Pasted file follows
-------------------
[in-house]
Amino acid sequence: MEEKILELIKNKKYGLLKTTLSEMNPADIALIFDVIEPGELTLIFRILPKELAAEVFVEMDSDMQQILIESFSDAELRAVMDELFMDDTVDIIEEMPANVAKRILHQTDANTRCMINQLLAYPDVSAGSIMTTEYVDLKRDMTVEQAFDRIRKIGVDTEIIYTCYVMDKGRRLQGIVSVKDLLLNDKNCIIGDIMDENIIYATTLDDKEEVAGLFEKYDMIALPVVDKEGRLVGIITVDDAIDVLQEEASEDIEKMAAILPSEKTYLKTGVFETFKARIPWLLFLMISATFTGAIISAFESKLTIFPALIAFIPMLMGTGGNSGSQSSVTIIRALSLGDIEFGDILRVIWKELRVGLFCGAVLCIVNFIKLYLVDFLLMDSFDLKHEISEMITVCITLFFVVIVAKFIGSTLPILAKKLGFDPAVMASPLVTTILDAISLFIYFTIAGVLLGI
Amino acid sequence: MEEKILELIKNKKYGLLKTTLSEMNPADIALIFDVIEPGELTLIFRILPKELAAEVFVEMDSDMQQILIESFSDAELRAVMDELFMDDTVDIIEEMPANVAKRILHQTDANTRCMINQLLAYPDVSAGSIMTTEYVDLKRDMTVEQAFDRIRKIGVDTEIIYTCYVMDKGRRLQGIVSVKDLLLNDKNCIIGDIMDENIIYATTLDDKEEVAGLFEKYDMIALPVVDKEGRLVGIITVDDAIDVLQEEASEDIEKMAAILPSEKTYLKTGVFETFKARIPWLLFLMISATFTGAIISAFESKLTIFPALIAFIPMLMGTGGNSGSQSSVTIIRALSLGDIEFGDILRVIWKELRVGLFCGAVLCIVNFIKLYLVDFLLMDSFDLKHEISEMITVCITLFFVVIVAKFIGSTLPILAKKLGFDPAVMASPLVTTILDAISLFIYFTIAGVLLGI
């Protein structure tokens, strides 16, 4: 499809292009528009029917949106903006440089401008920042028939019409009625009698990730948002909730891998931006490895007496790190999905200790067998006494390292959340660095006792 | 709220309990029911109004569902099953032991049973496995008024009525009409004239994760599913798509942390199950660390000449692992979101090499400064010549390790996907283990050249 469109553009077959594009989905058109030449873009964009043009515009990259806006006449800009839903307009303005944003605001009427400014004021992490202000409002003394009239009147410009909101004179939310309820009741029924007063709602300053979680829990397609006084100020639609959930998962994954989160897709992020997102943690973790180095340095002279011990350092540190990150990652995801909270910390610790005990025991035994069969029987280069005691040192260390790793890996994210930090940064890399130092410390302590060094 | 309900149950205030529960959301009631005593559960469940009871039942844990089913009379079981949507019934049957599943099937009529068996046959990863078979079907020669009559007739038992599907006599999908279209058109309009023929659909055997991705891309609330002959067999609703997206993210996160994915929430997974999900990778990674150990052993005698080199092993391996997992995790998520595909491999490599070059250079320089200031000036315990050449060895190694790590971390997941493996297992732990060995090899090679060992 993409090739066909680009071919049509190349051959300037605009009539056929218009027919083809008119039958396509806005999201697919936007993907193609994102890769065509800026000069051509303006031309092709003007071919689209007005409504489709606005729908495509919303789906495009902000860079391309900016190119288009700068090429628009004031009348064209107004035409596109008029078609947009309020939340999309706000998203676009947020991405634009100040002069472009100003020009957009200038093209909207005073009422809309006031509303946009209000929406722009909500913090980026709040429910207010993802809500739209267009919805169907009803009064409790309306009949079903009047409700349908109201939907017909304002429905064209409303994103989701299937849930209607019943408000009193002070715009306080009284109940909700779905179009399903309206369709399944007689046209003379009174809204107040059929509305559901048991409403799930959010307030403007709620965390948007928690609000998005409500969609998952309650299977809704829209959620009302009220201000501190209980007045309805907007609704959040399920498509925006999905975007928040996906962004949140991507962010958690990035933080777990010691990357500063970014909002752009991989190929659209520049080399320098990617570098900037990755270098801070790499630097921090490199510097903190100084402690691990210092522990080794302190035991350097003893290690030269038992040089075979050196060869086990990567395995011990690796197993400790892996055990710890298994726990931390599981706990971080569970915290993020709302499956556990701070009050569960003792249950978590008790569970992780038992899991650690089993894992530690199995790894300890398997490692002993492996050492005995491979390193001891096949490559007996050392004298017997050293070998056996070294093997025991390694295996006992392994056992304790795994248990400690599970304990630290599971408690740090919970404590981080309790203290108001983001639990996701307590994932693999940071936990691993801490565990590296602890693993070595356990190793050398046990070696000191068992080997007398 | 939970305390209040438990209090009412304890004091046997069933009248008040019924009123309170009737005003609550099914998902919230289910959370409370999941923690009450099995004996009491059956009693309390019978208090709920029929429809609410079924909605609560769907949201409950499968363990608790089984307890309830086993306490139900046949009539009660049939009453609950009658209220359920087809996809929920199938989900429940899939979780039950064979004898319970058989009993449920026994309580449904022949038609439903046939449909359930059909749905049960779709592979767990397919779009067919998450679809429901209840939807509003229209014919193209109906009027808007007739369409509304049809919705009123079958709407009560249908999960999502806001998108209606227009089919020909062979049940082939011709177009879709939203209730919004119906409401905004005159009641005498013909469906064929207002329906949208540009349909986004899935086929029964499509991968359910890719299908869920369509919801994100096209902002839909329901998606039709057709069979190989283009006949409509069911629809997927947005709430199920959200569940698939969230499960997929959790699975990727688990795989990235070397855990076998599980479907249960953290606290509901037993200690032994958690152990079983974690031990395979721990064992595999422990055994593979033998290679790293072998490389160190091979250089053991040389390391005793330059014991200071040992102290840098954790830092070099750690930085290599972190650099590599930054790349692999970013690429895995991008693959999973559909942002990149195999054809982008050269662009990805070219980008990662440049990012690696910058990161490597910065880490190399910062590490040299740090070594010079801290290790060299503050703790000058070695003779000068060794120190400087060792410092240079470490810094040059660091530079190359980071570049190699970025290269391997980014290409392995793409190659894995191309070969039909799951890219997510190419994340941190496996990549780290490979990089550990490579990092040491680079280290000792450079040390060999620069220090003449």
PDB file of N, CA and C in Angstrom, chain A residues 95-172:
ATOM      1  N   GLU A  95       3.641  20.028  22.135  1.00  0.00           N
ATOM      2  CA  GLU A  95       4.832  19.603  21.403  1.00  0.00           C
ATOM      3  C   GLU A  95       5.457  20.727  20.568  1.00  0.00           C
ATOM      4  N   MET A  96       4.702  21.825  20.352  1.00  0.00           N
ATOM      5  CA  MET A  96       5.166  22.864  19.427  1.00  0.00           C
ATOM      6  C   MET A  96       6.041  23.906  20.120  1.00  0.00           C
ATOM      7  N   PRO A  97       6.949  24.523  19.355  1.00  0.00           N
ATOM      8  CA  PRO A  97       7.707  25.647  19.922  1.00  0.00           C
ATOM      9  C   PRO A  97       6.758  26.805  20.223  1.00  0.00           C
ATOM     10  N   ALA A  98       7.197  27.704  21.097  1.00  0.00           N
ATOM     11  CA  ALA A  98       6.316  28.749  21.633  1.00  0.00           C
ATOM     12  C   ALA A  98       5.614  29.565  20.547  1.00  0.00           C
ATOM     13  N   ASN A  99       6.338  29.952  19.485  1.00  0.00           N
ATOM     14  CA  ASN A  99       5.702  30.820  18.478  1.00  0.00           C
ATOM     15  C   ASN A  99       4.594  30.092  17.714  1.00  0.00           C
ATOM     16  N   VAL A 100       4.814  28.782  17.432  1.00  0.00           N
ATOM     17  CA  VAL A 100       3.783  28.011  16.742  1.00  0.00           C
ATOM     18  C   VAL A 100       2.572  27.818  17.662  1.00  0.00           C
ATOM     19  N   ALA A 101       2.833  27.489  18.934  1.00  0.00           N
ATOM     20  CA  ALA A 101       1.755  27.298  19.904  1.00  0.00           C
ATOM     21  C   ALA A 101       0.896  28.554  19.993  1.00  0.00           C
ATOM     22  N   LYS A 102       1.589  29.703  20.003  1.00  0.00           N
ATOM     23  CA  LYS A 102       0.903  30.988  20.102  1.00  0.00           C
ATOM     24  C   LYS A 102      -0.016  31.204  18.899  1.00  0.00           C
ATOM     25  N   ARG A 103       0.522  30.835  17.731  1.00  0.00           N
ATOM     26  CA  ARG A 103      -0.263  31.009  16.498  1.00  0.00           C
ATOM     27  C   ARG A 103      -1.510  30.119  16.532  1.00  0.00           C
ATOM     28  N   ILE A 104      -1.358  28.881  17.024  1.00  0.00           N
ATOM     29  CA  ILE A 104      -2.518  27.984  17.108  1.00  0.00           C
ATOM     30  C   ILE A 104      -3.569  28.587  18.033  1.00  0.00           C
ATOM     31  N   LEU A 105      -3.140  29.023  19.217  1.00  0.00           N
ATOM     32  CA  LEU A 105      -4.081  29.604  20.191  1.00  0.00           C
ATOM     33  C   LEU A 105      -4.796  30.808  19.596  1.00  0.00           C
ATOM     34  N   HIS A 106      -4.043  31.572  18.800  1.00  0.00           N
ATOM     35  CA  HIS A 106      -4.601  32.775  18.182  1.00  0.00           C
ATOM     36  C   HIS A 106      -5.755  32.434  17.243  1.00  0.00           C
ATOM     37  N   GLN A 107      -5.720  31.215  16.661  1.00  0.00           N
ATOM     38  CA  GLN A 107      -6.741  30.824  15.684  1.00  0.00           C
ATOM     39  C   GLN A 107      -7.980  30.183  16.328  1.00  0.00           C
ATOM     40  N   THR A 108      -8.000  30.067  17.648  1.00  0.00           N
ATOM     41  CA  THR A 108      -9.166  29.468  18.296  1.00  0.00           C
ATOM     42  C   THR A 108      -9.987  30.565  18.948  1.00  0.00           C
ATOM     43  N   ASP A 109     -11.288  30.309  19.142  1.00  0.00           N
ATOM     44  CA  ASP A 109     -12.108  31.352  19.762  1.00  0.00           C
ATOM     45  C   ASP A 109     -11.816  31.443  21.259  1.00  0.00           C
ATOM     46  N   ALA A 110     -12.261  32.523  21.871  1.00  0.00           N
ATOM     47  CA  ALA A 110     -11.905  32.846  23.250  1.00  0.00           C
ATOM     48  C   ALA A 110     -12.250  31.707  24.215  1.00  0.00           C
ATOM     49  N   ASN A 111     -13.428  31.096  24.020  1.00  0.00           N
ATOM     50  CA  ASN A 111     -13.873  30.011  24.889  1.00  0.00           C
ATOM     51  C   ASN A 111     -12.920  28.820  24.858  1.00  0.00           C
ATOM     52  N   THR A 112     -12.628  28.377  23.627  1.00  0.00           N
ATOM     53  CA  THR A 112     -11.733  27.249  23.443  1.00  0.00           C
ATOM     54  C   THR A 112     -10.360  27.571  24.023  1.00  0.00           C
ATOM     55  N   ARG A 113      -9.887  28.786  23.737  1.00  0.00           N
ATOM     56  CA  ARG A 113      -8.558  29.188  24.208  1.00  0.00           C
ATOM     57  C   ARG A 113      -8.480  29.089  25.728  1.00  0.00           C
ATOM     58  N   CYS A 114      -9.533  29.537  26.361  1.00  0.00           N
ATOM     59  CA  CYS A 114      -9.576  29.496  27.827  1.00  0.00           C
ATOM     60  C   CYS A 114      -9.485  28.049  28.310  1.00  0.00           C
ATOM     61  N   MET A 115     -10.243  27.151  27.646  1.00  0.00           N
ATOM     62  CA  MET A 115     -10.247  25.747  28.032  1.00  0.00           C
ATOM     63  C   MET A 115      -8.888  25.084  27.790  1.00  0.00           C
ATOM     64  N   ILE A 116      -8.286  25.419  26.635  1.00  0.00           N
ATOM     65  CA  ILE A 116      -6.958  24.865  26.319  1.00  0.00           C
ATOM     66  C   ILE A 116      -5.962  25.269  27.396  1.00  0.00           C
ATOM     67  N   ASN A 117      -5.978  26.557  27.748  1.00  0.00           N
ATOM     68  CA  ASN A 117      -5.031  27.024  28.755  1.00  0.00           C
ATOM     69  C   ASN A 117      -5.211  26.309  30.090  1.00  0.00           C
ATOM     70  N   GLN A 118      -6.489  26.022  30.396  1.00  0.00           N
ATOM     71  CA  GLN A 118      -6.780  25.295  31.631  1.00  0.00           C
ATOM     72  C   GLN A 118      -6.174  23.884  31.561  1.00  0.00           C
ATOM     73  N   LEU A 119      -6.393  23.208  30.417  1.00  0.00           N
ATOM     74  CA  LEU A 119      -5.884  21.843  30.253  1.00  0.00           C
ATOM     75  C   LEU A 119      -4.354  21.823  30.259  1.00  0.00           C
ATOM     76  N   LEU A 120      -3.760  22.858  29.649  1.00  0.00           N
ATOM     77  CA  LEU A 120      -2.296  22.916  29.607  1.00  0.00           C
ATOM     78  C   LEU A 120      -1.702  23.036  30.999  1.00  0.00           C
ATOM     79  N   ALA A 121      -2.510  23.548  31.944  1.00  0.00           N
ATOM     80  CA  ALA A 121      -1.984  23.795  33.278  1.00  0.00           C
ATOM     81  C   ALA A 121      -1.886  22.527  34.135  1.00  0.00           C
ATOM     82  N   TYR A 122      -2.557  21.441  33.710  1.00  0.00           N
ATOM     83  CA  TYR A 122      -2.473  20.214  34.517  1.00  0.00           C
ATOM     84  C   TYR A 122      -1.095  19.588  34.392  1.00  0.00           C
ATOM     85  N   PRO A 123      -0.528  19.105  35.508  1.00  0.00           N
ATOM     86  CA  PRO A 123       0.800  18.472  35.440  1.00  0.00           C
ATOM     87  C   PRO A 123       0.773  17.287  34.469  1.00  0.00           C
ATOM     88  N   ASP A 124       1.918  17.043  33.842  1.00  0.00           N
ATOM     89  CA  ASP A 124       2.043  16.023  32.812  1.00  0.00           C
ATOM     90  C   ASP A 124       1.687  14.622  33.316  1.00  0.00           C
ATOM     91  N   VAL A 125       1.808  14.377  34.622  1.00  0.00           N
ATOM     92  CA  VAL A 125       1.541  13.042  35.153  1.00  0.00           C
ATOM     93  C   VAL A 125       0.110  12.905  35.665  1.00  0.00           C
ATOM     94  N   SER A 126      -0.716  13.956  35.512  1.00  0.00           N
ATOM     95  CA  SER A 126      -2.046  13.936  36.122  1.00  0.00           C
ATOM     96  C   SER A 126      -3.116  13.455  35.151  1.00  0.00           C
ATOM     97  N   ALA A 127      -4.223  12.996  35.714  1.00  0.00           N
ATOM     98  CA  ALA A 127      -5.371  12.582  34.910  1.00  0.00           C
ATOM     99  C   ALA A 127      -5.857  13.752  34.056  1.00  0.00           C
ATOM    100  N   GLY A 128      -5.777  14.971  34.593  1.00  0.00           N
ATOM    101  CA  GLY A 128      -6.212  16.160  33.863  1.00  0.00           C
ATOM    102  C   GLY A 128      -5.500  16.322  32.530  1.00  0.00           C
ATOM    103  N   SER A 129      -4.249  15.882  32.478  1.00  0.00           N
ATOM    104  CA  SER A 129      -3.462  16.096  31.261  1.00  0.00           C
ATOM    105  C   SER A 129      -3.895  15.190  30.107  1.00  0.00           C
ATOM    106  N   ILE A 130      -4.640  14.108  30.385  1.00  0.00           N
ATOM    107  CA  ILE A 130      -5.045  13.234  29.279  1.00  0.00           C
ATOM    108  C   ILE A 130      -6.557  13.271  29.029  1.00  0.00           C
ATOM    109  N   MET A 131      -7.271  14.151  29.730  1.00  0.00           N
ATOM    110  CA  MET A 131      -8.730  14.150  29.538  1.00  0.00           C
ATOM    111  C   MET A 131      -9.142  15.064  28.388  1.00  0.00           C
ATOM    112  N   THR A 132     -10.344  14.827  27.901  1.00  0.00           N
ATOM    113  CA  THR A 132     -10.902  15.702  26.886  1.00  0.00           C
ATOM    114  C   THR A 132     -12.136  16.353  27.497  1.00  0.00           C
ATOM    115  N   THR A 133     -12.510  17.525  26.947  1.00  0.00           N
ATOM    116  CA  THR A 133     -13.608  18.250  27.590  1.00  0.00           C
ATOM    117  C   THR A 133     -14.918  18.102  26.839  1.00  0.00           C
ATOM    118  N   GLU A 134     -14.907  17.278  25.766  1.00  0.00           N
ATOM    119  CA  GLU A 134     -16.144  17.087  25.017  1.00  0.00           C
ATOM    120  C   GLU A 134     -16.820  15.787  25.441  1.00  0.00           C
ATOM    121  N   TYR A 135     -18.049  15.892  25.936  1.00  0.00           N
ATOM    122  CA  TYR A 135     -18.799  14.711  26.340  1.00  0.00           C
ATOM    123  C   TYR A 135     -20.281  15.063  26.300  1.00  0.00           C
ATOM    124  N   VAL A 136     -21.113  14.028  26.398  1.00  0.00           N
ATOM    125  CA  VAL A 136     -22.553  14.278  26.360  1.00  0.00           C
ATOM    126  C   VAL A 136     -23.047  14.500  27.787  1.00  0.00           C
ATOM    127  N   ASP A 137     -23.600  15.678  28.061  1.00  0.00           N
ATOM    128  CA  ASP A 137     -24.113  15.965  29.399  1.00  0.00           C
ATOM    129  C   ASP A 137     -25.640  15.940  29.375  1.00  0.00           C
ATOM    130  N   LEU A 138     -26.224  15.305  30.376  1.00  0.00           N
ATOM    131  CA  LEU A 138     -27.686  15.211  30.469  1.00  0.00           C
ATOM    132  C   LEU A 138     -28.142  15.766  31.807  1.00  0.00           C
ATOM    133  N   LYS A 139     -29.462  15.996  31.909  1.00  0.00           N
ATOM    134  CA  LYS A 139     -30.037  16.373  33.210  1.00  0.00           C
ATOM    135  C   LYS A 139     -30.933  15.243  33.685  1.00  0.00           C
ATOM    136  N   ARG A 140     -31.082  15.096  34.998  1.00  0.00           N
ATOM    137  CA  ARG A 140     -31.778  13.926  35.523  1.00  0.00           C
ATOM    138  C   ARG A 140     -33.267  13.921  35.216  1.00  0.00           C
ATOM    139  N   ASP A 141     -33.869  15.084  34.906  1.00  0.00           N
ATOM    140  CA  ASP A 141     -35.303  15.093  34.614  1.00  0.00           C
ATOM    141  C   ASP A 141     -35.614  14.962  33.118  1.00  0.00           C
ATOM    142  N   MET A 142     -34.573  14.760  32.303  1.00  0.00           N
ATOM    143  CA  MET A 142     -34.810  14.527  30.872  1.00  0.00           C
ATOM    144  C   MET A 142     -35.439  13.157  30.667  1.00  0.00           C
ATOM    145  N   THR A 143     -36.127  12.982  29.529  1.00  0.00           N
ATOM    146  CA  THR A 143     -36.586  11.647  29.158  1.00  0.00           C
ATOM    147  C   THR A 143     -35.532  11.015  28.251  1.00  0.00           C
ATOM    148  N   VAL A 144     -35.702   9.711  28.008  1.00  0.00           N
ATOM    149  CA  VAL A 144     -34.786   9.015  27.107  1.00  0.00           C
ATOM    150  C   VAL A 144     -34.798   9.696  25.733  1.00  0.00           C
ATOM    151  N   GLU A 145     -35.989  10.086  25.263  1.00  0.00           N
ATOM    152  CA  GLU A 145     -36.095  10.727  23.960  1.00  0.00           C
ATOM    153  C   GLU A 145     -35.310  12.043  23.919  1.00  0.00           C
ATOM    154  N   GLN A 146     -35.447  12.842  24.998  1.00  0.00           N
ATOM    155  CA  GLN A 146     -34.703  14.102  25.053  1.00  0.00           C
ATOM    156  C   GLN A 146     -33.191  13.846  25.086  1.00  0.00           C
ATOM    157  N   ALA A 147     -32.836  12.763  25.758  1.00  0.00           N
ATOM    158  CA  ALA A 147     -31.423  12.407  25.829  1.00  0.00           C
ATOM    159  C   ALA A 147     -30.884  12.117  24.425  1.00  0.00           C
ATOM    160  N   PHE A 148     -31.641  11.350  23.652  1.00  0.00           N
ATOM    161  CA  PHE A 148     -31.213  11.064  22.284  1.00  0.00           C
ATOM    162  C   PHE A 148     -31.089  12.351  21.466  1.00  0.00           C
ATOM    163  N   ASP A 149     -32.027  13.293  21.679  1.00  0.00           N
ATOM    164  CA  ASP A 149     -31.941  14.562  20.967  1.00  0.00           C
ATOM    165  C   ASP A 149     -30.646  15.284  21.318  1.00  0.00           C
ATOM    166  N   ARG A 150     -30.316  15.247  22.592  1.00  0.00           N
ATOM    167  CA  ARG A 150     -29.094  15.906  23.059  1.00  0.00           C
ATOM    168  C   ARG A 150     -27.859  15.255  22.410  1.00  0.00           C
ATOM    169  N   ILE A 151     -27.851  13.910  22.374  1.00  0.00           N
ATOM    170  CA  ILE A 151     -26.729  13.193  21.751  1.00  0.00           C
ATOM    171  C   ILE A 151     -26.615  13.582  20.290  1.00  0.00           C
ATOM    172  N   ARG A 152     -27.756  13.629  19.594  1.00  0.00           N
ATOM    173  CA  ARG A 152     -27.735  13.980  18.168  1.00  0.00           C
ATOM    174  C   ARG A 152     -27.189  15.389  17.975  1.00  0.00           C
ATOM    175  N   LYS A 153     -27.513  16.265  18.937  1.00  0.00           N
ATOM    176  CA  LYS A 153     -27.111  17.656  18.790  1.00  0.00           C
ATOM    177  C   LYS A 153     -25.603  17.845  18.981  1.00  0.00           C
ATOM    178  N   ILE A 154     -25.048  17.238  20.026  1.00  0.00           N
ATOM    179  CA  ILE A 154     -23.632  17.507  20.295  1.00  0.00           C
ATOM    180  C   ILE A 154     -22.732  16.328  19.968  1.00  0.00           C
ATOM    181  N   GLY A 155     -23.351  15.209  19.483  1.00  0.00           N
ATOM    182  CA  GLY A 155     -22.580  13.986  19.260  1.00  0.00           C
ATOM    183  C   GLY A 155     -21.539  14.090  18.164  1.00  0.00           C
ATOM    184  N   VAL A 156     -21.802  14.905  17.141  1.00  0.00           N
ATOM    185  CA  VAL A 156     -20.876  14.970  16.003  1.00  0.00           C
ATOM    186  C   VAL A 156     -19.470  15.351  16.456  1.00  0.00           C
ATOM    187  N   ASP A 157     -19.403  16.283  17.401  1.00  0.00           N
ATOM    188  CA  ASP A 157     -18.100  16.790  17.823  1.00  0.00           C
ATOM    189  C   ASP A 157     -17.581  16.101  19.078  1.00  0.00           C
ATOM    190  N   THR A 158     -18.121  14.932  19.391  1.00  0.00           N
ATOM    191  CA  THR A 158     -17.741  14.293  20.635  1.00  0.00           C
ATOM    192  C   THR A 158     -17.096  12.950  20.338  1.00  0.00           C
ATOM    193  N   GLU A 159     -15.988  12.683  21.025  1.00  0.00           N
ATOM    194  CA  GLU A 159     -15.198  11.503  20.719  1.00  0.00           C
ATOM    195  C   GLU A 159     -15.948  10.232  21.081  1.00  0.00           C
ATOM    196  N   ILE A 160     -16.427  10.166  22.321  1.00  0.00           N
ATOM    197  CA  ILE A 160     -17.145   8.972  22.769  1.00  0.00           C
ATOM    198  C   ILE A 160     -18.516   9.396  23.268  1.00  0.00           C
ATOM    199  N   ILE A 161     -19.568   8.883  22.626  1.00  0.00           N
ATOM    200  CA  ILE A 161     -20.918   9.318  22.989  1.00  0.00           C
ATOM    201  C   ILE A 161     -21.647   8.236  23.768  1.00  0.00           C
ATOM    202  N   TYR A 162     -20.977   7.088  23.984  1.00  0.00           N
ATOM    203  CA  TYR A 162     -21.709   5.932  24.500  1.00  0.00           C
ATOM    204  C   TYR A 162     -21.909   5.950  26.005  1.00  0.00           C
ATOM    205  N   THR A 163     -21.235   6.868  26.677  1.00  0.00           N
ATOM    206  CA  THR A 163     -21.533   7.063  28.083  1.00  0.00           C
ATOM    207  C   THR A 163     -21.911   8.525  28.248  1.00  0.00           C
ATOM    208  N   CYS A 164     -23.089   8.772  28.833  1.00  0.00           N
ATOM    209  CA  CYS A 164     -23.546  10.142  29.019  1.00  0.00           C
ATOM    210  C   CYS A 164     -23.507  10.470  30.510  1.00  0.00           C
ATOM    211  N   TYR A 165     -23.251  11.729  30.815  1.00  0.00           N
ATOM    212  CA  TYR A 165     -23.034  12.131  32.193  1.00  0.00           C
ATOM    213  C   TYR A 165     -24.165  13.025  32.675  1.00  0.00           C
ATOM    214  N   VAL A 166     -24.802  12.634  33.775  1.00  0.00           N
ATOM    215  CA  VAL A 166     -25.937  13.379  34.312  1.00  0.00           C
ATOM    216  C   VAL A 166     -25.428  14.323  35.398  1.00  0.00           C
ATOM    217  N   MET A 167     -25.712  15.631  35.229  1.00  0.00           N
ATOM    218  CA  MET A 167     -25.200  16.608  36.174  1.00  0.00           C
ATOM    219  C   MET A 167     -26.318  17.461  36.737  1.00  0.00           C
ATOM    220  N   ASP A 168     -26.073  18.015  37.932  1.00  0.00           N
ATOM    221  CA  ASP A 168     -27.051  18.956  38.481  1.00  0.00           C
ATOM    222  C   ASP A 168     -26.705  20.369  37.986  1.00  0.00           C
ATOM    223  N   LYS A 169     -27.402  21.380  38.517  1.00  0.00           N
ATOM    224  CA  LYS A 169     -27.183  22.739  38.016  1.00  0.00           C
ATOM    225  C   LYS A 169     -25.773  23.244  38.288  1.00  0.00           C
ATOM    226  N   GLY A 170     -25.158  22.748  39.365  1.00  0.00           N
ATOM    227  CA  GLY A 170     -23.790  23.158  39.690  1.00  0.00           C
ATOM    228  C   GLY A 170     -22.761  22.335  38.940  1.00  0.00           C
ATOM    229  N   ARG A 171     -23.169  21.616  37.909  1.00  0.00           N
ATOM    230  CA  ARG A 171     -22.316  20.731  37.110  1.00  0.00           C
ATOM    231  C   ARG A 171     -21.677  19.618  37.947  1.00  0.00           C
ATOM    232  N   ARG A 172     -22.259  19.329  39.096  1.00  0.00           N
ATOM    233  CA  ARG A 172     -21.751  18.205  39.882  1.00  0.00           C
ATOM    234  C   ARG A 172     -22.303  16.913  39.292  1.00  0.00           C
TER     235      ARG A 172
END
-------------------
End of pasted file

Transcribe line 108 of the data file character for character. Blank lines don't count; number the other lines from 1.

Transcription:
ATOM    103  N   SER A 129      -4.249  15.882  32.478  1.00  0.00           N